Standing strong to beat the freeze
For many principals, the benefits of executive contracts have melted away
The standoff over government attempts to impose a pay freeze on executive contract principals continues.
In June, chief executives wrote to all executive contract officers (ECOs), including principals, asking them to agree to a variation in their current contract that would freeze their salaries at current levels for three years.
The wage freeze is part of the government’s “budget repair” measures. But it is purely symbolic. The ECO pay freeze could save an estimated $8 million a year – against a predicted budget deficit for the current year of $1.1 billion.
The Government thought it was on to an easy winner politically with a move against public sector executives. However, the backlash among principals was immediate and pronounced. Our office was inundated with enquiries from principal members on whether they should consent to the pay freeze.
While executive principals are not protected by an enterprise agreement, the majority are AEU members and we have advocated on their behalf throughout this dispute.
The NT Principals’ Association (NTPA) has also lobbied strongly on behalf of its members. The AEU NT advised members, based on legal advice we sought, not to sign any variation.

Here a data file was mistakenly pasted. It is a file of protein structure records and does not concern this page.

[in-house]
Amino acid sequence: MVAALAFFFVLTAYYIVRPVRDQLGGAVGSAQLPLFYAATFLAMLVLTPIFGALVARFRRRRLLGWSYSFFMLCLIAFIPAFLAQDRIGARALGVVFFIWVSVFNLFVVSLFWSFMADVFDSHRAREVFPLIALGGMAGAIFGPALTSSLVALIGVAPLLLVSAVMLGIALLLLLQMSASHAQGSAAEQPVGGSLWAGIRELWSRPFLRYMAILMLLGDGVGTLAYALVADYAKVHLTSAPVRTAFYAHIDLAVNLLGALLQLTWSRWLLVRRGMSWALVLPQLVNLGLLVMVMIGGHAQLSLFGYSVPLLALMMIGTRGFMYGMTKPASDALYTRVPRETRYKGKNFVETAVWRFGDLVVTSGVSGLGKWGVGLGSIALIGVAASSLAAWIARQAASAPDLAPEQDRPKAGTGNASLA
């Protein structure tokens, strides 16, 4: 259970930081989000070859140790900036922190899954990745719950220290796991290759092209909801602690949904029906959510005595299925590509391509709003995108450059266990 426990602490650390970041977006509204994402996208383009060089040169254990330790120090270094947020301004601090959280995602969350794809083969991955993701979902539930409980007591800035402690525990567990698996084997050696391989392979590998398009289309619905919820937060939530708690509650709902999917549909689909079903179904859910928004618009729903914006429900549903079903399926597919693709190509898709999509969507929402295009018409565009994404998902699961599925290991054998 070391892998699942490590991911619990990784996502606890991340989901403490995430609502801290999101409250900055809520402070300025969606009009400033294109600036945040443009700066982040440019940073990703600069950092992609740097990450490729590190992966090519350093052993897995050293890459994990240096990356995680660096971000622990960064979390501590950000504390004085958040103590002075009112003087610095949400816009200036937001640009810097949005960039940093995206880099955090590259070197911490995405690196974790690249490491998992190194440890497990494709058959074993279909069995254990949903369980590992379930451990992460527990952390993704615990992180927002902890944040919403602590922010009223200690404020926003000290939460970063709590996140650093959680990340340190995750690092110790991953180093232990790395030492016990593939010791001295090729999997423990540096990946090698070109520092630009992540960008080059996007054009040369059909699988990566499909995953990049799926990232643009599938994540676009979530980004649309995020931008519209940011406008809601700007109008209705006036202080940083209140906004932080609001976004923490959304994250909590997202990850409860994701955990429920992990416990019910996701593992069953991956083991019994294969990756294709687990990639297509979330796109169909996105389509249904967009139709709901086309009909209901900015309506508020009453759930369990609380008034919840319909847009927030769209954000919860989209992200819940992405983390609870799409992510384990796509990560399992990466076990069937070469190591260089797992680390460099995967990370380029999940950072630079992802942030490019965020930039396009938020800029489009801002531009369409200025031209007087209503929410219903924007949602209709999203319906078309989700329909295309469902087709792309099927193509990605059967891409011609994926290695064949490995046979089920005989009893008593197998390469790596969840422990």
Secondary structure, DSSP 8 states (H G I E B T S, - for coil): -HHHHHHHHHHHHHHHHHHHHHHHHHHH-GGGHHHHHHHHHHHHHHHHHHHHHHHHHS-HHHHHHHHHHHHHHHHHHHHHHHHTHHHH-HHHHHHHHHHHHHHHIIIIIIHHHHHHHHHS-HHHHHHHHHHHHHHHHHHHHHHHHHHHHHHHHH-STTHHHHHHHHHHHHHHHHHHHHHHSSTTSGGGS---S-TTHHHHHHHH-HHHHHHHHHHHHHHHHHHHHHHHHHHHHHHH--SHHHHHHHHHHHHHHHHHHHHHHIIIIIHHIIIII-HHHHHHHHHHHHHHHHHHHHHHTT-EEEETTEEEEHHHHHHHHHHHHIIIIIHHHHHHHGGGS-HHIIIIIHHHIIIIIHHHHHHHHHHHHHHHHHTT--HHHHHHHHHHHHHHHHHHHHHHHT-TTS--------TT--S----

With a very poor take up rate, the Gunner Government doubled down on its earlier stance by writing to all ECOs on 1 July with what could only be deemed a threat: agree to a three-year pay freeze now or face a four-year pay freeze on your next contract. For many principals, this added insult to injury.
The AEU NT joined with the NTPA and parent peak body COGSO to call on the Government to exempt principals from the pay freeze, on the grounds that principals are teachers and frontline workers, and pointed to analysis that the freeze could leave some principals worse off financially than their assistant principals.
The AEU NT is continuing to proactively engage the Government and Department on solutions to the current impasse. We believe there is a simple solution: if government no longer believes it can afford executive-level salaries, principals should be offered job security with a return to permanency and coverage under the teachers’ enterprise agreement, and access to the benefits enjoyed by their teaching colleagues.
The obvious window for this to take place is 2021, when teacher enterprise bargaining resumes. In the meantime, the AEU is seeking a public commitment from the Government to adopt such a position as policy.
There are important technical issues to work through, such as ensuring that principals continue to be compensated appropriately based on their context, considering variables such as stage of schooling and remoteness. Workload and welfare also need examination, particularly principals’ right to a full six weeks of recreation leave and stand down.
A useful vehicle for this is the review of principal classifications being conducted by consulting firm Mercer. A report is due to be submitted to the Chief Executive by the end of September.
As a member of the principal classifications working group, the AEU expects to be consulted about the findings and part of the process of developing a way forward.
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